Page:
Skip to content
Sign up to receive our free weekday morning edition, and you'll never miss a scoop.
Mike Johnson gavels

The House GOP’s committee scramble

Recently, we examined the landscape for committee chairs if Democrats take the House on Nov. 5. This morning, we’re going to dig into the GOP outlook.

House Republicans have six-year term limits for their committee chairs, which includes time spent as ranking member in the minority. There are advantages and disadvantages to this approach. One perceived advantage is that Republicans don’t have lawmakers like Rep. Nydia Velázquez (N.Y.), who has been the top Democrat on the Small Business Committee for 26 years. But a disadvantage is that committee chairs only have six years to get things done.

We’re going to focus today on the committees that are — or could — turn over next year. If we somehow missed you and you want to be a committee chair or ranking member, please shoot us a note and we’ll write about it.

Rules. The Rules Committee, like the House Intelligence Committee, is a speaker-appointed panel. That includes who gets to serve as chair. Rep. Michael Burgess (R-Texas) stepped in for Rep. Tom Cole (R-Okla.), who ran the panel before taking the Appropriations gavel after Rep. Kay Granger (R-Texas) stepped down from that post.

Burgess is retiring, which presents Speaker Mike Johnson with an interesting opportunity. Rep. Guy Reschenthaler (R-Pa.) wants the Rules gavel, but he’s also chief deputy whip. There’s some scuttlebutt that Reschenthaler can take both jobs. Yet that doesn’t seem terribly feasible unless Republicans are in the minority.

Johnson may want to blow up the Rules Committee given the huge problems that House GOP leaders have had with hardline conservatives on the panel, although that would depend on Johnson’s margin of control in the next Congress. Johnson has also shown a willingness to install hardliners in critical positions. See his recent choices for the Intelligence Committee, for instance.

Possible picks to lead the panel include Rep. Nick Langworthy (R-N.Y.) or Rep. Michelle Fischbach (R-Minn.), both of whom currently have seats on it. But again, this all depends on how much Johnson wants to overhaul Rules.

Energy and Commerce. With Rep. Cathy McMorris Rodgers (R-Wash.) retiring, the top E&C spot will be open. This is a hugely important gavel. As the late Rep. John Dingell (D-Mich.) was known to say about his committee’s authority: “If it moves it’s energy, and if it doesn’t, it’s commerce.”

The main candidates here are Reps. Bob Latta (R-Ohio) and Brett Guthrie (R-Ky.). Both are well-liked members who have been in the House for more than a decade; Guthrie since 2009 and Latta since 2007. Guthrie probably has a slight edge in financial contributions to the NRCC and other Republicans. Latta has seniority.

But consider this — If Republicans keep the majority, could the Steering Committee look down the dais and tap Rep. Richard Hudson (R-N.C.)? Hudson is the NRCC chair this cycle, will be top five in seniority and could make a play if it’s a good outcome for Republicans on Election Day.

Financial Services. Our Vault team has covered this race like no one else. So subscribe now! But we’ll dive in here briefly. Reps. Frank Lucas (R-Okla.), French Hill (R-Ark.), Bill Huizenga (R-Mich.) and Andy Barr (R-Ky.) are all vying for the gavel. Who has an edge? It’s truly impossible to know. We don’t know what the Steering Committee will look like next Congress.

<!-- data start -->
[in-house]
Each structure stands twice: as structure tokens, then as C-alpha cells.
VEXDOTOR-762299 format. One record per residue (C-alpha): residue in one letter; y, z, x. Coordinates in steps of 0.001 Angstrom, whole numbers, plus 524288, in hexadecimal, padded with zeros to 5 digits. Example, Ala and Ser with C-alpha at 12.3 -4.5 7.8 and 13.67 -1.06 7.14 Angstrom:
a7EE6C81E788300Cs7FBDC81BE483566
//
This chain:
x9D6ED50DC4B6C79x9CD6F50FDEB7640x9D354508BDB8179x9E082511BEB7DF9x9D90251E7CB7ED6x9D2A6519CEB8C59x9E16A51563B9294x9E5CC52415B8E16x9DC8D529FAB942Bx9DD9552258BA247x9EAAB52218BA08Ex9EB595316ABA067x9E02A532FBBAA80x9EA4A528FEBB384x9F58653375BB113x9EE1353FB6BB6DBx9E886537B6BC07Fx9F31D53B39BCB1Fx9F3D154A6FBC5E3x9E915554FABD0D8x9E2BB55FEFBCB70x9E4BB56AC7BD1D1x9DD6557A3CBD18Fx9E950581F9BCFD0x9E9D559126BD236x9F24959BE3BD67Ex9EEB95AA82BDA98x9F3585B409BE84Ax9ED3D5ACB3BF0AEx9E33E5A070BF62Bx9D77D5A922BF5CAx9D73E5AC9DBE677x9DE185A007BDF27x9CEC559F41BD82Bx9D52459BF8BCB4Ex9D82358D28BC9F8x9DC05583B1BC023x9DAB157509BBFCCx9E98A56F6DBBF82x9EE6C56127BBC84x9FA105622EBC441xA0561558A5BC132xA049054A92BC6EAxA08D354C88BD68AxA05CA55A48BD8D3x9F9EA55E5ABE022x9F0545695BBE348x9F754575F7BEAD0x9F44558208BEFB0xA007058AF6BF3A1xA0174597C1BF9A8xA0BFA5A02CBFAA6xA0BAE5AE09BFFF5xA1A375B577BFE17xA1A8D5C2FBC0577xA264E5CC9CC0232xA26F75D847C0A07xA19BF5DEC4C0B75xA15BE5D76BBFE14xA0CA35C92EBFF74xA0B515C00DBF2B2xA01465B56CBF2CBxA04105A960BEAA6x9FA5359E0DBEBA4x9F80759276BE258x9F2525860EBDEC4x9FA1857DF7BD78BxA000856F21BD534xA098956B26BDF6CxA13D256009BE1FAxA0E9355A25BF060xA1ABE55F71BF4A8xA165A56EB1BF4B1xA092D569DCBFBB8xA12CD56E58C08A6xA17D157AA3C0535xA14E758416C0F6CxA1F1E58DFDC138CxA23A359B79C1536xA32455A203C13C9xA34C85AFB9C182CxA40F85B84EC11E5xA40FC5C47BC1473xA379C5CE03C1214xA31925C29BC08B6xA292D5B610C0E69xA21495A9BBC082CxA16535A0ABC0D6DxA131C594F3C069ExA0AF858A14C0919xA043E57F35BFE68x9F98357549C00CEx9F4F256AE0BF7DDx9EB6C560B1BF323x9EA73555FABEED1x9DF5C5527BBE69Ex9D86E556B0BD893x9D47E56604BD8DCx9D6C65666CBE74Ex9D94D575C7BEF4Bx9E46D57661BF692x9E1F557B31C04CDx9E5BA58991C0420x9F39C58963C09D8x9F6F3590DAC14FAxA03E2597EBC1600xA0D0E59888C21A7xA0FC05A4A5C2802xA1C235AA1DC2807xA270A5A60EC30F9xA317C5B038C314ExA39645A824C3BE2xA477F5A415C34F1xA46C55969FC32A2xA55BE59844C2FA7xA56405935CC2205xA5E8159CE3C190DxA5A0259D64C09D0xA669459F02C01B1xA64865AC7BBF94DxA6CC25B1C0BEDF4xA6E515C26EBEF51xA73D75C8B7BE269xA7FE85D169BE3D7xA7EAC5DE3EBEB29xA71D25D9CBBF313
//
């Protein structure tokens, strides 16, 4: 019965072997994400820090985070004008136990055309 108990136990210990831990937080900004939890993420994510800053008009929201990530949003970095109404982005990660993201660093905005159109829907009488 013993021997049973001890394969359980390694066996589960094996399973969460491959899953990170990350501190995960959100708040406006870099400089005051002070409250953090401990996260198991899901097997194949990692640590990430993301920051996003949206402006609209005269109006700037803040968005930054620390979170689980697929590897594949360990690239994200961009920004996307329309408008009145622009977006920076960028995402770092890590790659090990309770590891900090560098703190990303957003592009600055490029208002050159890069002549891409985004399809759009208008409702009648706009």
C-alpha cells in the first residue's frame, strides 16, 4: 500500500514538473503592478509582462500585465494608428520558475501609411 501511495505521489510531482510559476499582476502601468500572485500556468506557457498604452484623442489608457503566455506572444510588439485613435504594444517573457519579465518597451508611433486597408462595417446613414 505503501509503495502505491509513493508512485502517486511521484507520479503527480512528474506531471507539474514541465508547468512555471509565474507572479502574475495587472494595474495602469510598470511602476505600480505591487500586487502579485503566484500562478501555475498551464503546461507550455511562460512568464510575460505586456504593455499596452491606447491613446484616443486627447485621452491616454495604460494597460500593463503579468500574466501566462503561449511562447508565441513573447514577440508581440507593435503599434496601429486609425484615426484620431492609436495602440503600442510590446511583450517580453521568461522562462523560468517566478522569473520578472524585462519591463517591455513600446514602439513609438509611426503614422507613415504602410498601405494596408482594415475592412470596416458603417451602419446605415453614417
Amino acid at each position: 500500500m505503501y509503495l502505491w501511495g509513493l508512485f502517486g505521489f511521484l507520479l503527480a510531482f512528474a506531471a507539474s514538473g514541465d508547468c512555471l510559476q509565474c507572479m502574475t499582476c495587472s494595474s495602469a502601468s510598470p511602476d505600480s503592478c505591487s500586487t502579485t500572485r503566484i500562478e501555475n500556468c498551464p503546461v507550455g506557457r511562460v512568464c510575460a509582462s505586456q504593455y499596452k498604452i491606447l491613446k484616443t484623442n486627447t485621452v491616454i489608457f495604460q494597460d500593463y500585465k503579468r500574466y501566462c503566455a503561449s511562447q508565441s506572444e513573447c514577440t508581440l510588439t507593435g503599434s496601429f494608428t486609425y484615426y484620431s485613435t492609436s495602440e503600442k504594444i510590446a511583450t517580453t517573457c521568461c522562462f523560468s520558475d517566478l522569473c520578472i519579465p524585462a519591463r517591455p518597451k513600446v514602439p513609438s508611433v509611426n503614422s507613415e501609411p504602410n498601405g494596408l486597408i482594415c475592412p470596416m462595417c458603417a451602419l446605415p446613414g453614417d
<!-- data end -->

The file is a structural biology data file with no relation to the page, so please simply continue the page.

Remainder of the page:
What we do know is that House GOP rules forbid a committee chair from running for higher office, and many Republicans think Barr is eyeing a statewide race. Huizenga just had a visit from Rep. Jim Jordan (R-Ohio), which may signal that he has support from conservatives. Lucas has already chaired two committees — Agriculture and Science, Space and Technology.

In the meantime, this crew will send millions to the NRCC to curry favor.

Education and the Workforce. Rep. Virginia Foxx (R-N.C.) got a waiver to continue serving as chair of the Education and the Workforce Committee this Congress. Foxx has already told us she won’t seek another one, so there will be a new top Republican next year. Rep. Tim Walberg (R-Mich.) ran against Foxx in 2023 and he is running again. Walberg is No. 4 in seniority on the panel.

Foreign Affairs. Rep. Michael McCaul (R-Texas) has chaired the panel since the beginning of this Congress, having served as ranking member for the previous two terms. McCaul — who’s also chaired the Homeland Security Committee — will need a waiver to stay in place.

Rep. Ann Wagner (R-Mo.), the panel’s current vice chair, is seriously considering a run. Wagner was U.S. ambassador to Luxembourg under former President George W. Bush. Several Republicans on the panel have more seniority than Wagner, including Reps. Chris Smith (R-N.J.), Joe Wilson (R-S.C.), Scott Perry (R-Pa.) and Darrell Issa (R-Calif.).

Science, Space and Technology. As we scooped last week, Rep. Brian Babin (R-Texas) is seeking this chairmanship. Babin, as of now, is the only one doing so.

Transportation and Infrastructure. Rep. Sam Graves (R-Mo.) is on a quest to get a waiver. But, again, we don’t expect that will happen. Rep. Rick Crawford (R-Ark.) is No. 2 on the committee and is already running for chair. Crawford looks like a lock if Graves doesn’t get a waiver.

— Jake Sherman

Presented by AFP’s Personal Option

Why can’t healthcare be like a good ice cream shop? Countless flavors. Endless toppings. A Personal Option offers Americans unlimited healthcare options. The cherry on top? Lower healthcare costs for everyone. Get the scoop at

Editorial photos provided by Getty Images. Political ads courtesy of AdImpact.